On 28 September, the Supreme Court ruled to uphold an Appeal Court verdict and sentenced a villager in Lampang to 1 year in prison, suspended for 2 years, and a fine of 400,000 baht, for encroaching on national forest land, and evicted her from her land.
Wannueng Yawichaipong, formerly named Saengduean Tinyot.
Wannueng Yawichaipong, 55, formerly named Saengduean Tinyot, a villager from Mae Kwak Village, Ban On Subdistrict, Ngao District, Lampang was twice ordered by Tham Pha Thai National Park to cut down her rubber trees, in 2013 and 2015. After it was proven that the plot in question was not part of the land that was to be declared a national park area, Wannueng demanded compensation, but was then sued by Mae Pong National Forest Area officials in December 2018, despite evidence that the plot in question has been occupied since 1954.
In December 2019, the Lampang Provincial Court dismissed the case and acquitted Wannueng of all charges after Cheewapap Cheewatham, Director of the Forest Protection and Fire Control Bureau, Department of National Parks, Wildlife and Plant Conservation, testified that she had not violated national park boundaries as aerial photographs taken in 1954 showed that the land in question had been previously cleared and occupied.
Wisarut Srichan, an activist from the community rights group P-Move, also testified that Mae Kwak village land has been included in the Community Title Deed project, a campaign launched by the NCPO government to allocate land to villagers.
In September 2020, the Appeal Court overturned the Lampang Provincial Court’s verdict and sentenced her to 1 year in prison and a fine of 400,000 baht plus 7.5% in interest after it found her guilty of encroaching on national forest land and unlawful possession of a firearm. She was also ordered to remove her belongings from the land.
Wannueng then filed an appeal with the Supreme Court, which ruled today (28 September) to uphold the Appeal Court’s verdict. She was sentenced to 1 year in prison and must pay a fine of 400,000 baht plus 5% in interest in the civil case and 50,000 baht in the criminal case. The Court suspended her prison sentence for 2 years, but evicted her from her land.
Lawyer Sumitchai Hatthasan, who represented Wannueng, said that the Supreme Court ruled that Wannueng’s land is part of the Mae Pong National Forest Area, and that because the community did not oppose the area being declared a national forest within 120 days before the declaration was made as allowed by the 1964 National Forest Act, she is guilty of encroachment even though the land has been passed down in her family.
Sumitchai noted that, although Wannueng was not immediately imprisoned, the verdict is not in favour of community rights. He said that the ruling set a precedent that anyone charged with encroaching on forest land will be found guilty if their community has never opposed the area being declared a reserve, causing concern that no policy or administrative power will be able to protect the people.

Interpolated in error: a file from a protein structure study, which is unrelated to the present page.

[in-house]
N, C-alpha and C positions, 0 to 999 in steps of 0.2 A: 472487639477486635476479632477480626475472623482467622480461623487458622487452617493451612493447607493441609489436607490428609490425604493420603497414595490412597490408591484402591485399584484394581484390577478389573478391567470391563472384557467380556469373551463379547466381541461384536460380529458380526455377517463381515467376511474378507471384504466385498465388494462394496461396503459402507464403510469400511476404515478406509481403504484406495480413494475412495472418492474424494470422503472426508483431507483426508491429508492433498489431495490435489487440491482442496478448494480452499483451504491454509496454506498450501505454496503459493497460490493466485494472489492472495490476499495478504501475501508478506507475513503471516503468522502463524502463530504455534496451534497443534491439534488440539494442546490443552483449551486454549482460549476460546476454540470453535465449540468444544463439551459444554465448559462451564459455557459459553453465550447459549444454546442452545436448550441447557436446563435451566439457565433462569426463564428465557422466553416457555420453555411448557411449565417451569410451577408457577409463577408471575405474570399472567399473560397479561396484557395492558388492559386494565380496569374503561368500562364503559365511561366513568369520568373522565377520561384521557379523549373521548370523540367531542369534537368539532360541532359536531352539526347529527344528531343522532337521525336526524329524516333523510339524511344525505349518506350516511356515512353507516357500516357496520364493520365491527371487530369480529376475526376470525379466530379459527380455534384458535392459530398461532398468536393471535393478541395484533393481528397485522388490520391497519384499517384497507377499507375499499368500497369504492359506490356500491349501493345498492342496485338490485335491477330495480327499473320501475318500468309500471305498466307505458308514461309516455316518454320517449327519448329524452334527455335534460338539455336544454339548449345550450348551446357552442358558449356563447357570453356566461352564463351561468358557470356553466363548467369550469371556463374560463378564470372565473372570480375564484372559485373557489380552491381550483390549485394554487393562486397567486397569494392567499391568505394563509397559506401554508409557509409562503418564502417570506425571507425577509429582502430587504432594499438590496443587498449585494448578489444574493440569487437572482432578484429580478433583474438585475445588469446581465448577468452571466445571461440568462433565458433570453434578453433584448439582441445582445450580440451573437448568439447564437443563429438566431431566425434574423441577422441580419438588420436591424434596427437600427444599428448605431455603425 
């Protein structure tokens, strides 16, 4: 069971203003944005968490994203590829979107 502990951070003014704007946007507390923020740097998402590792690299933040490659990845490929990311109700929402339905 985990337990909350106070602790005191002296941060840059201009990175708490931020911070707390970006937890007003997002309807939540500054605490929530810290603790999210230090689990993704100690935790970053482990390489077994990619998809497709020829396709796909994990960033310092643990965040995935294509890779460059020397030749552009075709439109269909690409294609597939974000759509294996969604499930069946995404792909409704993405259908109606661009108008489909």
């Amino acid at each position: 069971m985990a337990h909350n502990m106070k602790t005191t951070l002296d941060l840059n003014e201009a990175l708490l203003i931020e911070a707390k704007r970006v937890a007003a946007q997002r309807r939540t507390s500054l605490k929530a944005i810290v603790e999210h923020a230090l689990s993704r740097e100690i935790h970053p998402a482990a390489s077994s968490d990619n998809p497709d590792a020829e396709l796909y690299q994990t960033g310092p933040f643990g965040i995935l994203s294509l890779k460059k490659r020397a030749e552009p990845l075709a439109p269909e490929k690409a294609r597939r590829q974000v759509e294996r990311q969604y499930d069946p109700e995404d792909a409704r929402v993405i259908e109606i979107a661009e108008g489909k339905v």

“The policymakers are not clear on this. What do the villagers who live there have to do? It means that, from now on, officials will be able to arrest any villager, just as before,” he said.
Sumitchai said that although the court does not give them hope, the people should not lose hope and should continue to fight for policies about community rights, such as a bill pardoning everyone prosecuted as a result of government policy, since the situation would get worse without legislation protecting them.
Move Forward Party MP Manop Kiriphuwadol, a member of the House Committee on Land, Natural Resources and Environment, said that he will support a bill pardoning people prosecuted by a government policy if such a bill is proposed. He also said that it is parliament’s job to solve the issue, since communities facing encroachment charges pre-date conservation areas.
“The villagers were there first. Their community is recognized by the Ministry of the Interior because they have a village chief, by the Ministry of Public Health because they have a health centre, and by the Ministry of Education because they have a school, so why is it wrong for the Ministry of Natural Resources? This is a problem, so it is up to members of parliament to fix it,” he said.
Somchat Raksongplu from the Northern Peasant Federation (NPF), who was among the crowd waiting for Wannueng in front of the Lampang Provincial Court, gave a speech after Wannueng left the court, saying that Wannueng has had to suffer for the past 8 years after she was made to cut down her own rubber trees, charged with encroachment, and was not granted justice even though there is evidence that she is innocent. He also noted that she has not been compensated for the loss of her ancestral land, the debt accumulated while she fought the charges against her, her mental health issues, and the effect on her family, including her child’s loss of access to education.
Somchat said that the NPF will continue to fight for community rights to manage resources, and called on the authorities to drop charges against community members prosecuted for encroachment and allow them to return to their land to make a living.
The NPF will also campaign to repeal current forest conservation laws and for new laws to be made by civil society to govern community resource management, as well as for an end to policies made by the Ministry of Natural Resources and Environment which are using climate change as as a pretext for seizing land from communities reportedly to plant forests.